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RPG Management Best Practices


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Good Day,

 

I would like to get some feedback and discussions on RPG management best practices. We have done things a certain way for so long, I feel like my sites are getting stale. I run a western set in Hollywood reality, a fantasy (blend of numerous fantasy genres), and a Hollywood 1980s style action-adventure set in current time. We're a very small group of writers and most of us are at all of the games. The lore is minimal at the western and action adventure but there's a massive amount of reading before joining the fantasy.

  1. How do you use Discord for your sites? Especially for Nova since it emails out posts to members so it's easy to see tags and whatnot.
  2. Having seen the thread about fast post replies, are tagging or posting requirements a thing of the past?
  3. How do you keep your players motivated or is it not an issue?

I am hoping this thread will provide me with some inspiration. I can tell from reading the various threads here and participating in some of the discussions that I'm very old school!

 

Blessed Be and Warmest Regards,

~ Stormwolfe

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Someone somewhere went to sleep and dreamed us all alive.
Dreams get pushed around a lot, and I doubt if we'll survive.
We won't get to wake up, dreams were born to disappear.
And I'm pretty sure that none of us are here.
~ None of Us Here by Jim Stafford ~

 

sagas-button1.png.467e9214ee1a2d2a24c0030301948c27.png   aereth5.png    Smuggler's Blues RPG

 

RPG-Initiative

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Management practices are up to the time a person has and how much you want to get done.  

 

Discord is a free chat system that is used differently site by site.  If you want to organize your chats better than chatbox, this is a great system. Jcink emails out too, I don't like tagging boxes personally but you can create a channel with subchannel just for tags.  You can have channels for your sites, with ICC, OOC, Tags, mini announcements and what have you on each board. It's for an organization that's free.  And with each site, it will be underneath their own channel.  It may be helpful to you but depends on you want to use it and how your members take to it.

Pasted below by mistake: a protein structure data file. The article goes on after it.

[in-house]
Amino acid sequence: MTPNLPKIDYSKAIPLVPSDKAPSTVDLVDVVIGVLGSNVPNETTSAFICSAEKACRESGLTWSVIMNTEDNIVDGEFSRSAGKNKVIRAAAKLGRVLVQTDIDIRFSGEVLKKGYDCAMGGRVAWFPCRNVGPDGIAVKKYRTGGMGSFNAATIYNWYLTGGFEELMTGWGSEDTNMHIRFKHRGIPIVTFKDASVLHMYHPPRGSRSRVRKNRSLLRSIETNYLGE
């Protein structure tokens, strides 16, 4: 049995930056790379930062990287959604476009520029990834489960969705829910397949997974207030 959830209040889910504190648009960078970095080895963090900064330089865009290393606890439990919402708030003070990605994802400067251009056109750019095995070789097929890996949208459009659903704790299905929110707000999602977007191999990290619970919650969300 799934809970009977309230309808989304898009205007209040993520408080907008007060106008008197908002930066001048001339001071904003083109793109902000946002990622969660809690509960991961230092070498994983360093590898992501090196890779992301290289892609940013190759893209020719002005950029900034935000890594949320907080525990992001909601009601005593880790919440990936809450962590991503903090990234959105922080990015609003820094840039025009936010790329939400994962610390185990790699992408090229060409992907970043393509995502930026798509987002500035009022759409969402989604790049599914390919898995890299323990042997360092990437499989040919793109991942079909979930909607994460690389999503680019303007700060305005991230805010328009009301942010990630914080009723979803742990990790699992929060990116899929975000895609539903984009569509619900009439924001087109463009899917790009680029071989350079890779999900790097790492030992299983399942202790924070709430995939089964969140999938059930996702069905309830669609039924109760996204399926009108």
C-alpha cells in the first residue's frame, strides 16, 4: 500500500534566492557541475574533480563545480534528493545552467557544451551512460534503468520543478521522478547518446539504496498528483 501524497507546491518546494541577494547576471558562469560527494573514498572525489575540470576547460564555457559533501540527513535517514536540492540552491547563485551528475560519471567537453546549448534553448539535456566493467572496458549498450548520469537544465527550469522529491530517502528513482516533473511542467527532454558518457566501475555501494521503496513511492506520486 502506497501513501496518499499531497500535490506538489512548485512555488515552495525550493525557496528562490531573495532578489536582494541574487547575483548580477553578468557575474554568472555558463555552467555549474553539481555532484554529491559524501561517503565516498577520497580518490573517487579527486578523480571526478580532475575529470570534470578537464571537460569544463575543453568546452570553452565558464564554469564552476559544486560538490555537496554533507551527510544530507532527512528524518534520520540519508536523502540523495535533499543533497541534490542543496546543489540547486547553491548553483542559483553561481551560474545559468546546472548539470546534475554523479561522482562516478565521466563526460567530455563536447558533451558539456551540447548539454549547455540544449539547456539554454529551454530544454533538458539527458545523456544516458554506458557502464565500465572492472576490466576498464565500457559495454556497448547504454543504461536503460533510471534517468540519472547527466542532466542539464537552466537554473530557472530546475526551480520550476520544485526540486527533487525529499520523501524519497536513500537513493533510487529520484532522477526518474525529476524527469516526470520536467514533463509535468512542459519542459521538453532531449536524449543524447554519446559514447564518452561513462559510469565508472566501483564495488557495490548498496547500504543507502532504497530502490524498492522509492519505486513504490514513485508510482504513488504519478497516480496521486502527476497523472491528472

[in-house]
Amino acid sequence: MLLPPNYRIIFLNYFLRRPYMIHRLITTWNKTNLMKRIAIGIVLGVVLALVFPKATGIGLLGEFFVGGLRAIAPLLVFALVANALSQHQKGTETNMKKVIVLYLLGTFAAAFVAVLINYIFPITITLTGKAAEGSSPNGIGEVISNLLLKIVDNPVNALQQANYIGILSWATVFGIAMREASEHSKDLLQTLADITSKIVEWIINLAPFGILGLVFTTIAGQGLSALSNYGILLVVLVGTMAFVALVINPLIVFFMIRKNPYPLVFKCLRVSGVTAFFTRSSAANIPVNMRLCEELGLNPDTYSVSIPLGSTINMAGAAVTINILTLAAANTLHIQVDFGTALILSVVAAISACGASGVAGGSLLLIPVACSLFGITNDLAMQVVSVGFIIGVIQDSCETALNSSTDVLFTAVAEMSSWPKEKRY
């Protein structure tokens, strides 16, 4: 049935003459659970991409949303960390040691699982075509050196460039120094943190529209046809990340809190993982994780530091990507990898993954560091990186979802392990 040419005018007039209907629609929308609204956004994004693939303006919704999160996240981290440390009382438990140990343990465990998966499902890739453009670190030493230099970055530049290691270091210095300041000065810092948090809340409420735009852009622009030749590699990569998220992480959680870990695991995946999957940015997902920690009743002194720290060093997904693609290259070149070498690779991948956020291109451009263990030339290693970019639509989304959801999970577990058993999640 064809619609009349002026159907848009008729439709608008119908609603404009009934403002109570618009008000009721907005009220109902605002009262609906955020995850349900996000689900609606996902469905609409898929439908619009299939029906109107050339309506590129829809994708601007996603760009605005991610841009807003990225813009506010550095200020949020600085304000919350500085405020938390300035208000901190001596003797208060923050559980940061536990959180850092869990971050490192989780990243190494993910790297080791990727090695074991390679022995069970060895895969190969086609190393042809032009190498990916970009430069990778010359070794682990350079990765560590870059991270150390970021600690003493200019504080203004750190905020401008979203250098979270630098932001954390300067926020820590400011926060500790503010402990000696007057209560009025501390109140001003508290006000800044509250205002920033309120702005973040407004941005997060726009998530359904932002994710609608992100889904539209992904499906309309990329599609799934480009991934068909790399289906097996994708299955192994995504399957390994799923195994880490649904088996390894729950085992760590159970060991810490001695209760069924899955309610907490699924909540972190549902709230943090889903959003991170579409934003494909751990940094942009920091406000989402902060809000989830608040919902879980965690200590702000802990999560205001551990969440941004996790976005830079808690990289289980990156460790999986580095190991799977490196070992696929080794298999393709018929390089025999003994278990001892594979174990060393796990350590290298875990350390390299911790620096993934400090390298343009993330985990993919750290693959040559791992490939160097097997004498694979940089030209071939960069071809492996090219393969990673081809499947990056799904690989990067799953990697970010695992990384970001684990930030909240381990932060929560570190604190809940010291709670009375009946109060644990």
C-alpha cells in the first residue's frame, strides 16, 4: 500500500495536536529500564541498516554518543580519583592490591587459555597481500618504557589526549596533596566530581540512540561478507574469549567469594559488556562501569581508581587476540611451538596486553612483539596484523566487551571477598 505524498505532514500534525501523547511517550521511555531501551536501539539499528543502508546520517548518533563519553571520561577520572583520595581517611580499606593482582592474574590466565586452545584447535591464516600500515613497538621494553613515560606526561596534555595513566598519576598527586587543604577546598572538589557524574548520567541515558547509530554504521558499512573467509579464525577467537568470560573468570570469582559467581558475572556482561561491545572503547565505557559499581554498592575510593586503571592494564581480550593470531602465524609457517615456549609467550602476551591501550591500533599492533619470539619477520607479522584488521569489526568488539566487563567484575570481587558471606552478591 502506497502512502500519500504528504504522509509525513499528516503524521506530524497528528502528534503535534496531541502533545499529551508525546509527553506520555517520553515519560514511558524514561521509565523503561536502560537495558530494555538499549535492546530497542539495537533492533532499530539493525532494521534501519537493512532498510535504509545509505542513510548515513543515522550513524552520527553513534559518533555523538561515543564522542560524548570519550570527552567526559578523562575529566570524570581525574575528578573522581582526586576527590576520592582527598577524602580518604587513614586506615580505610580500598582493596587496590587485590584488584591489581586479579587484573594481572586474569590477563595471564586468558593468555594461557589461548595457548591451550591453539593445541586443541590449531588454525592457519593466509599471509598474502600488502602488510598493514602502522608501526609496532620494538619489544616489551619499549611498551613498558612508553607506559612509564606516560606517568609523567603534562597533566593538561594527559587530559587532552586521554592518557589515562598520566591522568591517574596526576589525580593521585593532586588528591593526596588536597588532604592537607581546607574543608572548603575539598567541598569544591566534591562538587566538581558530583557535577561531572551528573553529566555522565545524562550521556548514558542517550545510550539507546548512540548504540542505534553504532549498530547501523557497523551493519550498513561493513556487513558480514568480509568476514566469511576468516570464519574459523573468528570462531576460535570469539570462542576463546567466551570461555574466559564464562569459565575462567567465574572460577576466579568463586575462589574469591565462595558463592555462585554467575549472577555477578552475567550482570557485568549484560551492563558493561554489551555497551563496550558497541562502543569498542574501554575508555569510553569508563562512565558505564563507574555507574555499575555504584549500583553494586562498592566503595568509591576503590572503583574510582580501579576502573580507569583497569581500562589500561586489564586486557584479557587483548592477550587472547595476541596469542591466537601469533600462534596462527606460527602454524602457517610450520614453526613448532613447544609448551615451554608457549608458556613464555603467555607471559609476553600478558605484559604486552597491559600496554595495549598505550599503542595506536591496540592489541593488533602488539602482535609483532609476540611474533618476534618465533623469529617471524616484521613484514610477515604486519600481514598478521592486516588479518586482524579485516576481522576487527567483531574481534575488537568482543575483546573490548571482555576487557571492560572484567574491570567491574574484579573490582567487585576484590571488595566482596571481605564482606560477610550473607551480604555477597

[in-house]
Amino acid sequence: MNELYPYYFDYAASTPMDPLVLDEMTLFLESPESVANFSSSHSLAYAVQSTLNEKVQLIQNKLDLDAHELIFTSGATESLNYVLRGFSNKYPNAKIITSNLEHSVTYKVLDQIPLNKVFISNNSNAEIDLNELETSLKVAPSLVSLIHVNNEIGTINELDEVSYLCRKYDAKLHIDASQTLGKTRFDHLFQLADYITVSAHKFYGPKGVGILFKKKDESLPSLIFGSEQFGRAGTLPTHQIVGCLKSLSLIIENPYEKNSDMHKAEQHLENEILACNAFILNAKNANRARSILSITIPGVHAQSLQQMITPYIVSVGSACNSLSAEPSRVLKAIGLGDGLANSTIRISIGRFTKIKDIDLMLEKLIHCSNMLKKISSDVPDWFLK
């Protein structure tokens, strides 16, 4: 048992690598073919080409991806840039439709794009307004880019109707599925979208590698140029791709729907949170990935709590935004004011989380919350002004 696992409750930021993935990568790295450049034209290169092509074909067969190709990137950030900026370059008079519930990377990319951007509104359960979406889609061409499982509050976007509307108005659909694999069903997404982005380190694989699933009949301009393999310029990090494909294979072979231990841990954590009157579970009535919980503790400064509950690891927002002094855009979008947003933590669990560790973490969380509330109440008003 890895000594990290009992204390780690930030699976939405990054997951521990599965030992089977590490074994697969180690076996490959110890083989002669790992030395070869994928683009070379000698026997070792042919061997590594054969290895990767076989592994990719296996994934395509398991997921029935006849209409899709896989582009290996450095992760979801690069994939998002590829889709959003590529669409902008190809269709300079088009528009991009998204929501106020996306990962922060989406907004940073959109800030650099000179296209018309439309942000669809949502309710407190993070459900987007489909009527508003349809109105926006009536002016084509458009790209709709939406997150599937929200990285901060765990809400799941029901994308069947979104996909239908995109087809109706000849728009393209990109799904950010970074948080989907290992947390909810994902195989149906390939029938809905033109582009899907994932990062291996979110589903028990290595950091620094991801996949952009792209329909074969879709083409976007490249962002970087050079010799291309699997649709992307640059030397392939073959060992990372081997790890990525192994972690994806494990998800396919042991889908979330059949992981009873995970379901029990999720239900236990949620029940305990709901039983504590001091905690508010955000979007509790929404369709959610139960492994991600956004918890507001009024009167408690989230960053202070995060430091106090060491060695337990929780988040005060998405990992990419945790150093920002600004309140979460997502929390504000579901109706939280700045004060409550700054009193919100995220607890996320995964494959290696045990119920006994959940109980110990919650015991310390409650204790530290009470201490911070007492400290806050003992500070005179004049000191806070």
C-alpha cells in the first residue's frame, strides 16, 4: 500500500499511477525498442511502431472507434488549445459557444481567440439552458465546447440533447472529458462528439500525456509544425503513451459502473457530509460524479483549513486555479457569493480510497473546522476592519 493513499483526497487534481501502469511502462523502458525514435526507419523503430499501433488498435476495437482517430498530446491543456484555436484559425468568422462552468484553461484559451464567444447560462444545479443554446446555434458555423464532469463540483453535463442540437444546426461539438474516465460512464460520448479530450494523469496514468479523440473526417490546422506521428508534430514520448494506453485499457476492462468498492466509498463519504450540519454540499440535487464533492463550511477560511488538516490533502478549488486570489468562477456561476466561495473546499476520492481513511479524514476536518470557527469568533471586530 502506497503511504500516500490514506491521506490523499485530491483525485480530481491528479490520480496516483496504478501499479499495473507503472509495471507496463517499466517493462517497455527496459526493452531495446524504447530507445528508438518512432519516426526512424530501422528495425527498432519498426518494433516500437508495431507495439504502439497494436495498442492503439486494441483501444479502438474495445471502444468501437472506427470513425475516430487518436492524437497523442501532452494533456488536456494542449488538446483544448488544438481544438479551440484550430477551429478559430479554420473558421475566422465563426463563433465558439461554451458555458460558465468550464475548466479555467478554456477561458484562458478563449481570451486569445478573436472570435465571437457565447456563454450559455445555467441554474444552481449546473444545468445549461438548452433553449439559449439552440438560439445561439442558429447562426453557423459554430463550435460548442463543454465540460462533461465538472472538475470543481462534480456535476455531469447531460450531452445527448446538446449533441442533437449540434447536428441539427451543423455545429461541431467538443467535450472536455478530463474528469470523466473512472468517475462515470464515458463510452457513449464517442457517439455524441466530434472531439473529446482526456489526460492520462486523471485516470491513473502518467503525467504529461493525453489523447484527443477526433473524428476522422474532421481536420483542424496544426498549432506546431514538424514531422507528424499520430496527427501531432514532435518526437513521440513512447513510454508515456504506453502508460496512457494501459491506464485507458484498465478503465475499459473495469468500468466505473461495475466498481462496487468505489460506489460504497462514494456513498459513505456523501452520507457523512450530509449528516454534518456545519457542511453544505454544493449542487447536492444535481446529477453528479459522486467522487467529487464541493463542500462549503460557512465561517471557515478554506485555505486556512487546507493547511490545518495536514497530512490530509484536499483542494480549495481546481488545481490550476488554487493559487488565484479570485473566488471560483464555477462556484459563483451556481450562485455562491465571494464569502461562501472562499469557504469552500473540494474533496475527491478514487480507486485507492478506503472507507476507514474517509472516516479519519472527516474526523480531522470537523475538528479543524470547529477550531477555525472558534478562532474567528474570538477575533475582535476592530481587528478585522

for activity, it depends on the site. You should have some requirements. The sites you have sound like they are more original character based but a site that has a canon base like fandom would need more of activity rule. Just be considerate of people's real-life situations but if there is a major canon involved then you may have an activity rule.

 

Motivation is the hardest thing to do. You want members who are self-motivated or a good base that is. Like a community, this feeling is hard to achieve.  In order to keep people motivated make sure you are an active admin, the head admin above all should at least be seen and heard from daily. Make sure you follow all of your rules. Plot with members. You should also try to post with each member, even if it's something as small as notes or cellphone calls. if everyone feels welcomed and loved by the staff, they are going to be motivated. If your staff tries this with you, it will help motivate the enter site.  High morale makes for a more motivated site.

 

 

 

 

 

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CW doesn't have a board Discord. We still use the Cbox. It is, in our opinion, more guest friendly and easier for people to turn off if they don't feel like chatting.

 

Tagging in terms of making me know I have a post is totally appreciated and goes without saying. We let newbies know that we'll literally never find the post without it. xD We don't have post requirements, really, but we do have a word count. It's there mostly because staff has had terrible experiences in the past where without one we got crap to reply to. (It can happen with a count, but it at least scares off the people that reply with one sentence and call it done.)